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Bali's Traditional Water Rights Must be Maintained

Educator and Former Top Tourism Official Sees Bali's Traditional Culture Under Threat from Diminishing Role of 'Krama Subak' System.

(8/5/2006) The authority of the Krama Subak, or Bali's traditional water distribution councils, is increasingly under threat from national irrigation legislation. The national legislation - which prioritizes water rights in the order of the needs of humans, animals and finally plant agriculture is a reversal of the age-old primacy given by the Krama Subak to agriculture.

The Krama Subak are the traditional councils which have governed Bali's unique system of water distribution for hundreds of years working to create an equitable system to sustain the Island's system of inter-connected rice terraces.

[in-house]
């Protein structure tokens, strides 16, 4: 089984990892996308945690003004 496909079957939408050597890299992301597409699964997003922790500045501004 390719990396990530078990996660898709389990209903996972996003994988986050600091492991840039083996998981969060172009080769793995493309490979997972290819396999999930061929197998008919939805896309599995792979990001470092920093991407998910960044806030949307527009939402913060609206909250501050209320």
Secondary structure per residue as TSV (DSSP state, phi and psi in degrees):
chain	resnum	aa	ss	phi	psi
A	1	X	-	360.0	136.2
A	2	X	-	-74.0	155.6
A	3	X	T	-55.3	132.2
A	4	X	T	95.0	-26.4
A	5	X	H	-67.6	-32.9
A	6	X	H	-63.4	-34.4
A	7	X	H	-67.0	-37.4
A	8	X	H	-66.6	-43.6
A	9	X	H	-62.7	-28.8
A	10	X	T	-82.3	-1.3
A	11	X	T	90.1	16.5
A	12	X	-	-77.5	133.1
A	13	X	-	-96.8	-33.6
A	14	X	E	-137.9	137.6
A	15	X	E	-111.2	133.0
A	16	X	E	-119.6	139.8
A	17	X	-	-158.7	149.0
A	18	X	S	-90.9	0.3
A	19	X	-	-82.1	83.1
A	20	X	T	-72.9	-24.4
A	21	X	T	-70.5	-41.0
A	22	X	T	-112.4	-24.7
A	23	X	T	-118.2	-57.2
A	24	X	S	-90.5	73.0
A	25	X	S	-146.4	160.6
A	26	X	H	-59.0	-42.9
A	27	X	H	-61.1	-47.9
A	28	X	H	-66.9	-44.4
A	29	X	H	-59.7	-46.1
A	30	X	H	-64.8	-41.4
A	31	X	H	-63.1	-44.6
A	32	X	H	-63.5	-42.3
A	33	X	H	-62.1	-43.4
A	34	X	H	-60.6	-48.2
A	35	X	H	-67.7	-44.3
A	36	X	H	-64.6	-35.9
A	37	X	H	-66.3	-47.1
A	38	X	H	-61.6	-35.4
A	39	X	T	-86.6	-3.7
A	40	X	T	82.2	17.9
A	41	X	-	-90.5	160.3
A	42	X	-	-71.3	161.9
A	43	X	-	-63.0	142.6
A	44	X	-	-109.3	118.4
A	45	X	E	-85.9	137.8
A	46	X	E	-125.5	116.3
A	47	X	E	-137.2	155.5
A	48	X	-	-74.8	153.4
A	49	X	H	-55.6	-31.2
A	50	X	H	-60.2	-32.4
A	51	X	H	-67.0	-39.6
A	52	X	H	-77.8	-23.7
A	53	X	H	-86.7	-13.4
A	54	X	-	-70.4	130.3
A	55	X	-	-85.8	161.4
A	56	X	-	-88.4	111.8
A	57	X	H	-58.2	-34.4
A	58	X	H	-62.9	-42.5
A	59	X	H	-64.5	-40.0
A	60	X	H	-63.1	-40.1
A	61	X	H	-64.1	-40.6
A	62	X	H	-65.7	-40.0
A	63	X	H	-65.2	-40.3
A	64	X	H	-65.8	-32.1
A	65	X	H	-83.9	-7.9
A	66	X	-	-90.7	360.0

Speaking at a gathering of approximately 100 Krama Subak held in Gerokgak Village, North Bali, on Tuesday, August 1, 2006, Professor Dr, I Gede Pitana, the former Chief of the Bali Tourism Authority, called on the Krama Subak to retain their traditional authority over the Island's water rights.

The meeting, sponsored by the Buleleng branch of the Young Business Peoples Association (HIMPI) and the Department of Agriculture from Udayana University, saw Dr. Pitana point the the Krama Subak's preeminent historical claim to the right to distribute water rights in Bali and the United Nations' acceptance of the primacy of traditional rights as forming the legal basis for retaining Bali's traditional system of water distribution.

Pitana's comments, quoted in the Indonesian language Bali Post, cited the subak system as a cornerstone of Balinese society that is best positioned to help develop the Island's vision of agricultural tourism (agrowisata).